Five urban development scenarios
In this report, we show how different city shapes and growth patterns impact the state's economy, our environment and the quality of life for Victorians.
We explore 5 scenarios for how Victoria’s major cities might develop over 30 years::
- a dispersed city with more detached homes in Melbourne’s growth areas
- a consolidated city with more medium-density homes in Melbourne’s inner and middle areas
- a compact city with more high-density homes in Melbourne’s inner areas
- a network of cities with more homes in regional centres
- a distributed state with more homes in regional towns and rural areas.
We examine how different city shapes impact where people live and work, and the jobs and services they can access. We also consider land use for housing, travel patterns, the environment and changes to infrastructure needs.
Overall, more compact cities offer Victorians a better quality of life and more choice.
More compact cities help businesses hire good staff and connect with customers and markets. Victorians would be up to $43 billion better off by 2056 with more compact cities, instead of spreading growth statewide.
More compact cities mean more land for agriculture and wildlife habitat. A sprawling city takes up 30,000 more hectares of land than a compact city. This is equal to over 12,000 times the size of the Melbourne Cricket Ground.
People living in dispersed cities would spend up to 70% more time in congested traffic to get to jobs and services.
Over 25% more people in a compact city would use public transport than in a dispersed city.
In a dispersed city, the government will need to spend an additional $41 billion on infrastructure by 2056. This equals a government cost of $59,000 extra for each new home built, compared to a compact city.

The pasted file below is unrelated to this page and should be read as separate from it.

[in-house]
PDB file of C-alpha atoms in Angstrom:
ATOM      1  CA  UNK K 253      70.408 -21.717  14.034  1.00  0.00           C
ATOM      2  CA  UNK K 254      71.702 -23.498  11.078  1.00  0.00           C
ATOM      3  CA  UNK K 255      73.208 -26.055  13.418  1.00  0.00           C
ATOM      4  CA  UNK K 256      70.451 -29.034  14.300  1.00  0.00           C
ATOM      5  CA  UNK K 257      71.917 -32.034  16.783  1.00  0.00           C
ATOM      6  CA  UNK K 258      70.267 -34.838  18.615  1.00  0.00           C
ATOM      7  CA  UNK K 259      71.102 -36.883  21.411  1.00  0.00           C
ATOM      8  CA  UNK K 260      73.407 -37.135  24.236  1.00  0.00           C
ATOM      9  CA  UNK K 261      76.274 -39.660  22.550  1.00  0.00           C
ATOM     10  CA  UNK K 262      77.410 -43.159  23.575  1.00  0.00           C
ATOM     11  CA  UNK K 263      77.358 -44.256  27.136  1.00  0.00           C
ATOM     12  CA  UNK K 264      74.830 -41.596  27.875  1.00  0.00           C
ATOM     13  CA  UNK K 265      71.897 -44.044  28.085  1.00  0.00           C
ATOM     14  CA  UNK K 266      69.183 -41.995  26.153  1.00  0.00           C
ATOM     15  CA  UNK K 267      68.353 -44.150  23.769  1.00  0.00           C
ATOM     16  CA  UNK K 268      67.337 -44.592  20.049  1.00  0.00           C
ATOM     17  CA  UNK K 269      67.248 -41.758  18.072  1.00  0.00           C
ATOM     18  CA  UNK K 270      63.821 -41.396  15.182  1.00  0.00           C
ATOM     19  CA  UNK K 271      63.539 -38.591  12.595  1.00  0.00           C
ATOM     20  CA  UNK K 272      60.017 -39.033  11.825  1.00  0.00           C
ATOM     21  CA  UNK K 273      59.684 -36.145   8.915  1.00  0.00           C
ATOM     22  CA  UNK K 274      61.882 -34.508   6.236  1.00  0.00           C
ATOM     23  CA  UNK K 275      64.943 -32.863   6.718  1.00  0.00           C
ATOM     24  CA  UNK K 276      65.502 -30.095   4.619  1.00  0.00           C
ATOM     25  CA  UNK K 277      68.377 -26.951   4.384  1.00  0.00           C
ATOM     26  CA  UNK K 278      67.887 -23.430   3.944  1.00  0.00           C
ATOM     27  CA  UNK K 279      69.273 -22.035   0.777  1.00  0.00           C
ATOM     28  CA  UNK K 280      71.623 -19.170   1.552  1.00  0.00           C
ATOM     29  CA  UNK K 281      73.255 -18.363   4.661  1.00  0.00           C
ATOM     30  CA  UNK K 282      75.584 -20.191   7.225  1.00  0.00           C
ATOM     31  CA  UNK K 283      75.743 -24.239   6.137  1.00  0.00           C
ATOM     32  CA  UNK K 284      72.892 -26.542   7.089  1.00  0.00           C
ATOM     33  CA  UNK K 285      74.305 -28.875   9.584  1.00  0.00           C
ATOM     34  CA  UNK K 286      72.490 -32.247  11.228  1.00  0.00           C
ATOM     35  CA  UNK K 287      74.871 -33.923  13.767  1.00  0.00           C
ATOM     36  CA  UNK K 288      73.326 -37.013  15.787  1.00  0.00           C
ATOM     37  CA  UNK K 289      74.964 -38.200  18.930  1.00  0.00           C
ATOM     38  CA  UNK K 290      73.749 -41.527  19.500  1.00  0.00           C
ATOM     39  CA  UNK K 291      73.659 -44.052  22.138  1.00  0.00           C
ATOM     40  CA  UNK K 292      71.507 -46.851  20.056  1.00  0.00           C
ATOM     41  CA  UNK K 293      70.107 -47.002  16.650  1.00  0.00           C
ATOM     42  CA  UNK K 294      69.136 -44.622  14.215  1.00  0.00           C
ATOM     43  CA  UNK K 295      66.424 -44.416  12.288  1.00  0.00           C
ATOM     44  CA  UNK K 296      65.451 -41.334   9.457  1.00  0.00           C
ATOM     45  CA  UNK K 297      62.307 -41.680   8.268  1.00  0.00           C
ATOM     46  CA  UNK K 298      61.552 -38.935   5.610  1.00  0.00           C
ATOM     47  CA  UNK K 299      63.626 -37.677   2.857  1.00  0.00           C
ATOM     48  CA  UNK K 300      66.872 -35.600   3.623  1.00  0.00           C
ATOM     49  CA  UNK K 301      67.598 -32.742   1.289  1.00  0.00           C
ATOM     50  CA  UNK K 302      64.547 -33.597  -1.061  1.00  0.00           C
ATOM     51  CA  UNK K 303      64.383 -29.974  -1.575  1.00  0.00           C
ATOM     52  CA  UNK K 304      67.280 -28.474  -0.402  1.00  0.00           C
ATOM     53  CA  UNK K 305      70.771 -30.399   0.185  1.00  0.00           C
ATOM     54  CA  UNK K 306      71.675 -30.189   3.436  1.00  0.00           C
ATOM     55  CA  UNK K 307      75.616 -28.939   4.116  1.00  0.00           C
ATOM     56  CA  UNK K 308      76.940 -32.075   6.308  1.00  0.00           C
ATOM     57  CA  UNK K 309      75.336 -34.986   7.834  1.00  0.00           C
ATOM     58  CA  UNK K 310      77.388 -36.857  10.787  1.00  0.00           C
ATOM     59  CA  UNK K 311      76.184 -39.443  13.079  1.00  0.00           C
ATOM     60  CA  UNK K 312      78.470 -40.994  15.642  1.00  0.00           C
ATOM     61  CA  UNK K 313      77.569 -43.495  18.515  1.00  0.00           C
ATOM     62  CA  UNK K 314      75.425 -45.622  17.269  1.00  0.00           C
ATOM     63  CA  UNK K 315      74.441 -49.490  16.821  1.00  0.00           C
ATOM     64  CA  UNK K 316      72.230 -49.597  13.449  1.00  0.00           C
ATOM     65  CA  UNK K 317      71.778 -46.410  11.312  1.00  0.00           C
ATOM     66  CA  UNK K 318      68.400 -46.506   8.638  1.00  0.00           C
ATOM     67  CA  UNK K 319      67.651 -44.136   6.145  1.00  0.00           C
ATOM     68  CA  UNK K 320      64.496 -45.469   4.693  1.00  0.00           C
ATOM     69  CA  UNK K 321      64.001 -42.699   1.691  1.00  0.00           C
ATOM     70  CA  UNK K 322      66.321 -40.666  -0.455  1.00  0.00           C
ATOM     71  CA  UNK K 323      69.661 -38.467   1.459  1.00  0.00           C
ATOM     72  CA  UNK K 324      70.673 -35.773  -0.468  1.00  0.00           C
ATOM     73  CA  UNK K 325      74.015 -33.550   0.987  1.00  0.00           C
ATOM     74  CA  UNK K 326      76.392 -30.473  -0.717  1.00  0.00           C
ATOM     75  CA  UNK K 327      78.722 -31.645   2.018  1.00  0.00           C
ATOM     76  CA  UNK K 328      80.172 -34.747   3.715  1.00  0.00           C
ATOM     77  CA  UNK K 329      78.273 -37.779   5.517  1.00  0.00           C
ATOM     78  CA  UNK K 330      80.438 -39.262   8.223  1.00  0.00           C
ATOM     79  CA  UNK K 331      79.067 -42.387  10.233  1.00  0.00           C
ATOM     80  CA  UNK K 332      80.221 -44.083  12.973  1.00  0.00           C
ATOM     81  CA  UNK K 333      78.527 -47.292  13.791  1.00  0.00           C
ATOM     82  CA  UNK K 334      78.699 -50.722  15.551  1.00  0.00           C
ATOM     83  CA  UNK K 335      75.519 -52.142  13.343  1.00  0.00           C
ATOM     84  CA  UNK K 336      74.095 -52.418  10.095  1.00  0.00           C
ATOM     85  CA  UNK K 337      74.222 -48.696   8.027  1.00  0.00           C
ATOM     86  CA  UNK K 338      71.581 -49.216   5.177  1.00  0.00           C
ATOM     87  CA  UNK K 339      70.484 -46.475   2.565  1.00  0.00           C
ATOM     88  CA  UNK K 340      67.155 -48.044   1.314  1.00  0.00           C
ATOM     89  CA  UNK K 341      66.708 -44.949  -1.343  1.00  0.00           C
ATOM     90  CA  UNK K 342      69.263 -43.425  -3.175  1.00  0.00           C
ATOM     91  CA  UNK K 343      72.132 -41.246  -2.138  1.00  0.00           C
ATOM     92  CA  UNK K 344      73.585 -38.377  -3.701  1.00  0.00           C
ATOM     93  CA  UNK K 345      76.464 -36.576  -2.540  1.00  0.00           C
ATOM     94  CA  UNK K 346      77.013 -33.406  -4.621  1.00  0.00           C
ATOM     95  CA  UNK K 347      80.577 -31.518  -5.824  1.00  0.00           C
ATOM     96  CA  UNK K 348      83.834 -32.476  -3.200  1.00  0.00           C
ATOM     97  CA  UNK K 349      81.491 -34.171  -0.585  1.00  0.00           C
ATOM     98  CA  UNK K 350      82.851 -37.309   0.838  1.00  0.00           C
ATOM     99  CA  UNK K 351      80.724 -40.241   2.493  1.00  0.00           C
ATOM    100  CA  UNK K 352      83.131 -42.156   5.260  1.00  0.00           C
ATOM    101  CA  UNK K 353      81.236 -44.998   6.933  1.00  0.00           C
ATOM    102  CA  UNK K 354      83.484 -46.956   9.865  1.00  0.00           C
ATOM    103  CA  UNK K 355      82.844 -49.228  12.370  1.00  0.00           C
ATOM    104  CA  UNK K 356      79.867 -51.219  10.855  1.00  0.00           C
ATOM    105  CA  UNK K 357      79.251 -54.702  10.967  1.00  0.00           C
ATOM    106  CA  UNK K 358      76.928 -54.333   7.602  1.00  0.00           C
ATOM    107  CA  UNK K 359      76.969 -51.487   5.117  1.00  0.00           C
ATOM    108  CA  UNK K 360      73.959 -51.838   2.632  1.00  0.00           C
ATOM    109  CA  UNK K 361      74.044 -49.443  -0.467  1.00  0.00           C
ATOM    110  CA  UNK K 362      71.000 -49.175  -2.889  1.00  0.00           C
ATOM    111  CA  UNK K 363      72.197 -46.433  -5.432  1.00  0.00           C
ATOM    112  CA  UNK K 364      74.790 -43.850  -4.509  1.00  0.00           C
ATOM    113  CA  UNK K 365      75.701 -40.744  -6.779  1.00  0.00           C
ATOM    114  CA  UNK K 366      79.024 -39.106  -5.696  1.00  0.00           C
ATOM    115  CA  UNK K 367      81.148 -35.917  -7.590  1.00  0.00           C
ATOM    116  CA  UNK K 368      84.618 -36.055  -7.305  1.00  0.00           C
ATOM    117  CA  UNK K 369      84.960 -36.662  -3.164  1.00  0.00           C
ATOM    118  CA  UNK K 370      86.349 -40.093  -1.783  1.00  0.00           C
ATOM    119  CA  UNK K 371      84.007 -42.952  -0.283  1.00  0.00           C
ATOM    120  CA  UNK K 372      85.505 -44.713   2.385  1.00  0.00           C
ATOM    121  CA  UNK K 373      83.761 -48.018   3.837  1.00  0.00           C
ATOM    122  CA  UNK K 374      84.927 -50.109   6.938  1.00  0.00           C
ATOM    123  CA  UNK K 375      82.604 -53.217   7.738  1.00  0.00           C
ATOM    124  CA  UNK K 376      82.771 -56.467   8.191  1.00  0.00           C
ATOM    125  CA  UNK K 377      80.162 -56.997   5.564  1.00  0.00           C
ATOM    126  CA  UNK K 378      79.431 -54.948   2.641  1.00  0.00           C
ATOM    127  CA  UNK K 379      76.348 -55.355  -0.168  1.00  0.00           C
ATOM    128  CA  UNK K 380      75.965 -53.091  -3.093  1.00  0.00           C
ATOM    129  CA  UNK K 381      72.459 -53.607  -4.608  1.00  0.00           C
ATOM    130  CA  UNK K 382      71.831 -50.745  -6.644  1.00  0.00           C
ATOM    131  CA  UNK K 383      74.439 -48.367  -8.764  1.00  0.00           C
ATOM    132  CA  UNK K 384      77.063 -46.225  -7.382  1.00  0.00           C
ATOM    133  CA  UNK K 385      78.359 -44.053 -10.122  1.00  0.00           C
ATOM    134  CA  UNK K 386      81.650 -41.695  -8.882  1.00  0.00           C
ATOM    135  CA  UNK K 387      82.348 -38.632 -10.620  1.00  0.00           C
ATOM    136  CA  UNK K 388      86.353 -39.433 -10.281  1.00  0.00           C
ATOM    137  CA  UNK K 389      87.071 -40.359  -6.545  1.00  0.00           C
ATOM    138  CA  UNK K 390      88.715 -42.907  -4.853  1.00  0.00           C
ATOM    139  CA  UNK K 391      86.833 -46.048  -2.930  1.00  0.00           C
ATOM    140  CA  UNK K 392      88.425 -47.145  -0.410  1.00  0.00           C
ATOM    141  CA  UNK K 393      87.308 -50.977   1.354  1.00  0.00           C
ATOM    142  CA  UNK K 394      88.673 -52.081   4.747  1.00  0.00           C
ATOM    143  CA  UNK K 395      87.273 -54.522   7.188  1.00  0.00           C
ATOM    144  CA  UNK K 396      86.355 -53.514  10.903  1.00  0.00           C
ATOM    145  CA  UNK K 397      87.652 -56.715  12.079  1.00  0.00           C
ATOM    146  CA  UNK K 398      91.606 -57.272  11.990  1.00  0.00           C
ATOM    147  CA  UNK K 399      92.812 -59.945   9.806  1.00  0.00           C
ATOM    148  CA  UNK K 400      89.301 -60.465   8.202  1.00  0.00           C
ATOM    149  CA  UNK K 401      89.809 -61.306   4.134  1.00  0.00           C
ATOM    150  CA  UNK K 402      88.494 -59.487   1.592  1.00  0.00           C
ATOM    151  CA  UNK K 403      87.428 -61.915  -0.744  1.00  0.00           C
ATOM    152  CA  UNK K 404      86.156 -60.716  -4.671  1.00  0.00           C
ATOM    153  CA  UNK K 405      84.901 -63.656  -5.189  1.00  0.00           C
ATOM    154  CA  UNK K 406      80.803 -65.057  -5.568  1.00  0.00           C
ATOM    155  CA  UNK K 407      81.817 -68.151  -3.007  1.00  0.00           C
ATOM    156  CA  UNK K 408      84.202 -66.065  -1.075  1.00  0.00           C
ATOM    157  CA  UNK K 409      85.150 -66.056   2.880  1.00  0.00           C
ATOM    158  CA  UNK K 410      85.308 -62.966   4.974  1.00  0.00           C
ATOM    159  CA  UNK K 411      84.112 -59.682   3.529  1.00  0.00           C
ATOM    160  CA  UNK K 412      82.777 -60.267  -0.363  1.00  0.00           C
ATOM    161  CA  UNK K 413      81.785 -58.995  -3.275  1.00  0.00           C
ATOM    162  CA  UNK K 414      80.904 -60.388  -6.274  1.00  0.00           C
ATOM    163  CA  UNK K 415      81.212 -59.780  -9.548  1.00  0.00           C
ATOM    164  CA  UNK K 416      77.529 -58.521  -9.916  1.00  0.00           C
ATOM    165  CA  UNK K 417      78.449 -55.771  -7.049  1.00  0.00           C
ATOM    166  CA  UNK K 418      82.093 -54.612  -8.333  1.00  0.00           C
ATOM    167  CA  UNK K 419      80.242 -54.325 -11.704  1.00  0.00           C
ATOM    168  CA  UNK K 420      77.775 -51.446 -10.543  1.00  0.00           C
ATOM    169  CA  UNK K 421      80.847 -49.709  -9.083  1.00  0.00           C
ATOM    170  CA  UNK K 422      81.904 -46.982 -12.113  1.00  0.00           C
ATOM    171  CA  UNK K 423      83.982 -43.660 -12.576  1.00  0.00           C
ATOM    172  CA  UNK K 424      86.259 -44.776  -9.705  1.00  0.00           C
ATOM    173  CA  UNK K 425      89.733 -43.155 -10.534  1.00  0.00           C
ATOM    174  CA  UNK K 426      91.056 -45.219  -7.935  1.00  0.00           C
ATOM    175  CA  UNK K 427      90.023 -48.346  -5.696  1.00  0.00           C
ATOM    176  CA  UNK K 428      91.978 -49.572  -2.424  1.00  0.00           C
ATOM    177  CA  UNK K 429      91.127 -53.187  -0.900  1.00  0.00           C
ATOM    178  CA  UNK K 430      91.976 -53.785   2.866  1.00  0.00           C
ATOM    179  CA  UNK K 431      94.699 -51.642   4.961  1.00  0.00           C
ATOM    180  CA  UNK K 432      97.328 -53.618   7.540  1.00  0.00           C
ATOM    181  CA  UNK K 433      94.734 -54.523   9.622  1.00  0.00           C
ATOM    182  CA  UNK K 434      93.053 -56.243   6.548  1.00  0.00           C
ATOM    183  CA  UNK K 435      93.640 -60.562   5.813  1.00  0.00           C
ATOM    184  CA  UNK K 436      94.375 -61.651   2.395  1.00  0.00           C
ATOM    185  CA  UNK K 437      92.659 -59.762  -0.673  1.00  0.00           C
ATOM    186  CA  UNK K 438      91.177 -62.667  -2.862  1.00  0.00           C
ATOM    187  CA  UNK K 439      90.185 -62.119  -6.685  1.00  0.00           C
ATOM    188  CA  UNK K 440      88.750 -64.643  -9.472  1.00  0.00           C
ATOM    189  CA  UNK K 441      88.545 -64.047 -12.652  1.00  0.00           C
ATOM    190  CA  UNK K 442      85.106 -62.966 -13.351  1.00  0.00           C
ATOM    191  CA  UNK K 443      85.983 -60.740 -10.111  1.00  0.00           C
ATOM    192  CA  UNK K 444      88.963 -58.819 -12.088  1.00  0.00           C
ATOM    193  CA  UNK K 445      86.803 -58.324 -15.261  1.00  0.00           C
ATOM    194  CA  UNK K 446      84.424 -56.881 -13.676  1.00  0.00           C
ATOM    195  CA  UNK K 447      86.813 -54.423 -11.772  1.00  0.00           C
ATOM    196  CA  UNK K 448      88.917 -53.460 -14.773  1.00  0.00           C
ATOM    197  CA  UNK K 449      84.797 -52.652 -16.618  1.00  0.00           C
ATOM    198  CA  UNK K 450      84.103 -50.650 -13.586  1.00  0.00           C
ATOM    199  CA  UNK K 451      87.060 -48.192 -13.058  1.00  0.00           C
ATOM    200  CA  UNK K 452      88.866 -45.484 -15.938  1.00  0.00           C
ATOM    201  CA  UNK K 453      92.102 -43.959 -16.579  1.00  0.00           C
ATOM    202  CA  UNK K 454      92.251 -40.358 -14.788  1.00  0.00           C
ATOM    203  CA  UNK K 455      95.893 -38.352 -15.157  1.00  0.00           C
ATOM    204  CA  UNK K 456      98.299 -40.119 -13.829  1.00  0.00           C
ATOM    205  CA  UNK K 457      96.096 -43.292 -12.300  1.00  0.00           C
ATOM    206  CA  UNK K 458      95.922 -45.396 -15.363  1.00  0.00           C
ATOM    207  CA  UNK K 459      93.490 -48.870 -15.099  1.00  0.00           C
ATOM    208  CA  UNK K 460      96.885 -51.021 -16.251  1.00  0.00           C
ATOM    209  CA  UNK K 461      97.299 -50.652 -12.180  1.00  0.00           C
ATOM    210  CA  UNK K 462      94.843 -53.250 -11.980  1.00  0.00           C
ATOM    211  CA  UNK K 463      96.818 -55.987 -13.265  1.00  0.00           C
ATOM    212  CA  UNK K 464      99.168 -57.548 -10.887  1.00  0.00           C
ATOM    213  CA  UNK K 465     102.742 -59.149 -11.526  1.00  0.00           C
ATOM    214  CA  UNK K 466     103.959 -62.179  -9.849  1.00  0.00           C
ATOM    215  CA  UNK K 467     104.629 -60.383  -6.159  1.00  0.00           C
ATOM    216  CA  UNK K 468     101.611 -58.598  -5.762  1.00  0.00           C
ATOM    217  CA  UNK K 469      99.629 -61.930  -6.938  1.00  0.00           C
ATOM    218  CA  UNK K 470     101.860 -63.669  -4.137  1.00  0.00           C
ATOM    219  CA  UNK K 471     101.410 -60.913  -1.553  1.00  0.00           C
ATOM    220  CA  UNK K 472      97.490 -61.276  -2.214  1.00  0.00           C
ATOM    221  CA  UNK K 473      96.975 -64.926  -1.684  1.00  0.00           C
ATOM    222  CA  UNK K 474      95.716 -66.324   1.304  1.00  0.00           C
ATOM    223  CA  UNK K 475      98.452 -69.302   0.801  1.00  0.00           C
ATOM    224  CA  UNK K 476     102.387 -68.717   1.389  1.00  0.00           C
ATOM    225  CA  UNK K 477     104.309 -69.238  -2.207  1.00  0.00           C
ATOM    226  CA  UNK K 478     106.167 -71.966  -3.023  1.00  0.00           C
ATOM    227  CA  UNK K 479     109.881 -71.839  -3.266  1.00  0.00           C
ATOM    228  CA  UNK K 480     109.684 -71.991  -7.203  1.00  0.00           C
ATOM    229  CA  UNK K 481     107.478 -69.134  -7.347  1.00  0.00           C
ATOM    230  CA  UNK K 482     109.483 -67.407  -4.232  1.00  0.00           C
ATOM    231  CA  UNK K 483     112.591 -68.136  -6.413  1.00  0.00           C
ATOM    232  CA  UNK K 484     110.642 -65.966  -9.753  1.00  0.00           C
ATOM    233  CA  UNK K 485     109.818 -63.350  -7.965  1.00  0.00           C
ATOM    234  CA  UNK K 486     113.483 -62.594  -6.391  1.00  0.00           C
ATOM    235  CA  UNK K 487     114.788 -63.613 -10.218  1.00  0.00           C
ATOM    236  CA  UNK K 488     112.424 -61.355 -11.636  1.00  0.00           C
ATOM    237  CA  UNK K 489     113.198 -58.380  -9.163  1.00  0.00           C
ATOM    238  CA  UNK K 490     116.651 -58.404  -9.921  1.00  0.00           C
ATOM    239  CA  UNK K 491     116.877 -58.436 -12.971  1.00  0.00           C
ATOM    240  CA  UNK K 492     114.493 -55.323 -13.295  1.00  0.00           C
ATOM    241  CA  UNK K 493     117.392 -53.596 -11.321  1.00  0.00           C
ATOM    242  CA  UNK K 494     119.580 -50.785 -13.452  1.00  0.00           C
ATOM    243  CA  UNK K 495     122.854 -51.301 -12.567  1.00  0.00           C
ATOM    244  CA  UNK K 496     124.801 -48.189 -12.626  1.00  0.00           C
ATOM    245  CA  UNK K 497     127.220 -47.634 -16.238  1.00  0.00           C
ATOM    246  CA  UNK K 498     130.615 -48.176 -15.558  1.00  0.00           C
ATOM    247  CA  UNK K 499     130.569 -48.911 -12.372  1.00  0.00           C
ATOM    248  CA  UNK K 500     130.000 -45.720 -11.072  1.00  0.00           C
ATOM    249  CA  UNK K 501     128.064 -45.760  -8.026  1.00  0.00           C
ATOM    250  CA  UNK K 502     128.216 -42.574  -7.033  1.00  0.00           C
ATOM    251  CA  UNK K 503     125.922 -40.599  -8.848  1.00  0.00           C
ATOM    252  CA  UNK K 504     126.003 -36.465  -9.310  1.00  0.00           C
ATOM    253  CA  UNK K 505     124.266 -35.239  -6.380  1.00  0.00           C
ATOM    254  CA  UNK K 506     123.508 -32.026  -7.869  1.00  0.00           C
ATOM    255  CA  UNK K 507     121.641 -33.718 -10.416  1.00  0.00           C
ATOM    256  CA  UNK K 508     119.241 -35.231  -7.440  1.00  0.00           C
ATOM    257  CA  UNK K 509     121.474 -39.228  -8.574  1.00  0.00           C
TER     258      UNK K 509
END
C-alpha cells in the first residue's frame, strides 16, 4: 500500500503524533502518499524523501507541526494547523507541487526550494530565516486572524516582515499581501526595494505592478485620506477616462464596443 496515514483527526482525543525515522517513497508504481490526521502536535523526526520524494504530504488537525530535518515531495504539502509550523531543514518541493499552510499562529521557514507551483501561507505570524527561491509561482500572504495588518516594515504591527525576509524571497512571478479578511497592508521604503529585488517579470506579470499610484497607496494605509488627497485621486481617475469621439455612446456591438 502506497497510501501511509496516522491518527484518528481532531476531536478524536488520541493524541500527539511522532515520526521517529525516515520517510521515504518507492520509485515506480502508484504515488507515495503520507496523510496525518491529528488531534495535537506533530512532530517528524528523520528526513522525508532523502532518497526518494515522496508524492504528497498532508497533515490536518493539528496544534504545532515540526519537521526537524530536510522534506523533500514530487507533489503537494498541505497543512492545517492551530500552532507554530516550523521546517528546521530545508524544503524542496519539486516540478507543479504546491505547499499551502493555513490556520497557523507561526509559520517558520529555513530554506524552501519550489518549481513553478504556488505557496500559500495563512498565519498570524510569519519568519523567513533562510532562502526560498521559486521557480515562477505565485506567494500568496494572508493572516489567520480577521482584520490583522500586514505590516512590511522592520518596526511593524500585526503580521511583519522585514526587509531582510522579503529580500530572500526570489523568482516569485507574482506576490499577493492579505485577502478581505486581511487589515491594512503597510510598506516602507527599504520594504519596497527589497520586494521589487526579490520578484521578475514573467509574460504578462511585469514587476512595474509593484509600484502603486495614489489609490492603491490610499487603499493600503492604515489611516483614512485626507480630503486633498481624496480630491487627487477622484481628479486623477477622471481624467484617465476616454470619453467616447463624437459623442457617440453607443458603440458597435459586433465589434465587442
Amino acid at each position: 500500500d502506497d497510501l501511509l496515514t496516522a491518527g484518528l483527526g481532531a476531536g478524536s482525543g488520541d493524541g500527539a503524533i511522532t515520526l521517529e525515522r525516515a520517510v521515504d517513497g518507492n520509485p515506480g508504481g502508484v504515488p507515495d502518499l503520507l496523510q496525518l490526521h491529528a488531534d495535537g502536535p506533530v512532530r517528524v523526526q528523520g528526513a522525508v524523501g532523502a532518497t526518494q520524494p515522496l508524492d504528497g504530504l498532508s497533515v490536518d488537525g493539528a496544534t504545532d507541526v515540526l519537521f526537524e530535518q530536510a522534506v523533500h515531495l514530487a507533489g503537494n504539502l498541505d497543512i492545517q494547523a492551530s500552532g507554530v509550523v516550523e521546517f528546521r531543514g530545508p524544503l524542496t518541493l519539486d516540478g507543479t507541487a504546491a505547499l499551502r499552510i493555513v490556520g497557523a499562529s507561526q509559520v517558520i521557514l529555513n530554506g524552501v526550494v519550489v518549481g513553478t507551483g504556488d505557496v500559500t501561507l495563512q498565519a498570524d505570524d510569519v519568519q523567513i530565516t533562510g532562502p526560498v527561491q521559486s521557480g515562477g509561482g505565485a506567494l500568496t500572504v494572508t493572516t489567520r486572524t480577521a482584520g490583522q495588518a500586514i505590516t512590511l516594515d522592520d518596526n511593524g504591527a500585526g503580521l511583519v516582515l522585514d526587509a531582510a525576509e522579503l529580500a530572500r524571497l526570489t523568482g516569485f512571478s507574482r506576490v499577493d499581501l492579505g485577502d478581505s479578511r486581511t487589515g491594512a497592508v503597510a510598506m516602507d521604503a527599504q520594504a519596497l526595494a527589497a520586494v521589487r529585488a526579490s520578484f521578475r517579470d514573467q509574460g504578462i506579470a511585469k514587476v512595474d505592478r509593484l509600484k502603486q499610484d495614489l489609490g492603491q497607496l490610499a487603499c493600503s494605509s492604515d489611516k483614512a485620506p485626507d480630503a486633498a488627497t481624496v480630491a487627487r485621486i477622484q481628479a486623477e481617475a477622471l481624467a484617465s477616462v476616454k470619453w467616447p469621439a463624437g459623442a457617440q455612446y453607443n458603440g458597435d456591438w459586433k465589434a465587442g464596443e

This report makes 5 recommendations to the Victorian Government help shape more compact and connected cities:
- Use a new plan for Victoria to reinforce growth in established areas. This plan should set boundaries for urban growth in regional cities. It should also include housing targets for established areas of Victorian cities. Use these targets in land use framework plans, regional growth plans, and the Victoria Planning Provisions.
- Develop and publish long-term plans for infrastructure sectors to meet the policies and targets set by a new plan for Victoria. Use these integrated land use and infrastructure plans to decide infrastructure project funding.
- Reform infrastructure contributions, remove taxes and subsidies that fuel sprawl, and change planning rules to create more compact cities in Victoria.
- Plan for and deliver infrastructure that supports more people and jobs located in established parts of major regional centres. This includes local transport, energy, water, and digital infrastructure.
- Plan for efficient and resilient electricity distribution infrastructure. stimulate development and use of zero or low carbon materials for building construction and operation methods. These must reduce greenhouse gas emissions.